The tale of Italy’s greatest scoundrel always ends with a brief reference to his obscure death in a skirmish, somewhere in Spain. That’s all you get.
Well, he died near Viana, defending the Navarrese against those bloody Castilians, though more for something to do than for any ideals. His unwanted remains, after some back-and-forth due to spiteful moralists and bloody Castilians, still rest here in Santa Maria.
It’s a fitting place for him. A lover of art, Spanish by descent, he was the son of a pope, was made a cardinal in his youth (by dad), resigned from the clergy to marry Navarrese royalty. I say, let him stay here…but let him stay dead!
Guys, I’m Catholic if I’m anything. But if you are ever wondering why there was a Reformation, just recall the lives of Caesar Borgia and his father, Rodrigo Borgia, also known as His Holiness Alexander VI.
Today’s naughty boys are pussycats. When Pope Alexander had a bastard, he didn’t fudge it. He didn’t say: “I did not have sex with that woman…with Miss Vannozza…” Nor did he hit the Renaissance equivalent of rehabs or blubber a public repentance. Instead, he called the bastard Caesar, made sure he was a proper bastard, and sent him out to conquer as much of Italy as Alexander couldn’t handle on his own.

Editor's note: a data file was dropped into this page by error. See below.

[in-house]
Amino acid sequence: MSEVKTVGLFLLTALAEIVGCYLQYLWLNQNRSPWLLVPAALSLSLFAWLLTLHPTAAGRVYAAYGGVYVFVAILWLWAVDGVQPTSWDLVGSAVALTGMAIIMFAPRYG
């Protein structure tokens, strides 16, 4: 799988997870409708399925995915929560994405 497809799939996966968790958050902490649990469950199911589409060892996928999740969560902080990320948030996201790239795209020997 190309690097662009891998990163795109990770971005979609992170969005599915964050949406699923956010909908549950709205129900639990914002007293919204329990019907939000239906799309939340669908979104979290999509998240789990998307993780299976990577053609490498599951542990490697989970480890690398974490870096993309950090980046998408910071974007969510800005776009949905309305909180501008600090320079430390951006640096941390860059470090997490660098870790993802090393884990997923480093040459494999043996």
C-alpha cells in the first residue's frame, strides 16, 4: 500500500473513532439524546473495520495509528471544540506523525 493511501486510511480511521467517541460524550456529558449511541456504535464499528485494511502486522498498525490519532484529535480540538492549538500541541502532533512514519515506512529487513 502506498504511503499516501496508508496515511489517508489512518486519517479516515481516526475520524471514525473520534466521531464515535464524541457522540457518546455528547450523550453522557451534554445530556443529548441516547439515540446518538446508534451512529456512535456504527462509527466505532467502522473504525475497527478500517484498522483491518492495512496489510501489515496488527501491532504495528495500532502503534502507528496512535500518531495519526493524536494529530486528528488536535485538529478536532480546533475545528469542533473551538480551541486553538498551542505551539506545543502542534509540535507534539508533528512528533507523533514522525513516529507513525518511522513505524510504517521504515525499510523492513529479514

Caesar Borgia was supremely capable. Admired to some degree by Leonardo and by Machiavelli, he is still remembered as a just and efficient ruler from the time he spent running parts of Northern Italy. Like England’s equivalent, Richard III, his problem was not ability, but rather his impatience, and his wild ambition which overrode all morality. It’s not so much the murders one minds, it’s the fibbing. Feeling protected from childhood, (he was Bishop of Pamplona at fifteen), Caesar lied, betrayed, broke oaths with such ease and frequency, it’s a wonder anyone ever believed him. But charm, self-belief and that undeniable ability stretched his successes beyond what seemed possible.
As the result of a poisoning (possibly) which made both Caesar and Rodrigo very sick, the father died. Now the great flaw in Caesar’s plans became apparent: he couldn’t do without dad, and couldn’t determine a papal election. To make things worse, after a brief lame-duck papacy, possibly ended by poison, a della Rovere became pope, the worst possible outcome if you are a Borgia.
And so the phenomenal condottiere and potential stupor mundi ended up in Navarre as a hired lance. And so, just 31, he ended his days in that obscure skirmish, somewhere in Spain. And the pilgrims troop past his remains in Viana every day.
His motto was Aut Caesar Aut Nihil. To be Caesar or nothing. If he hadn’t been such a daddy’s boy…who knows?
Viana is worth a long stroll if you’ve got some energy left after the hike. It’s the last of Navarre, before we head to the Rioja, so check out that architecture.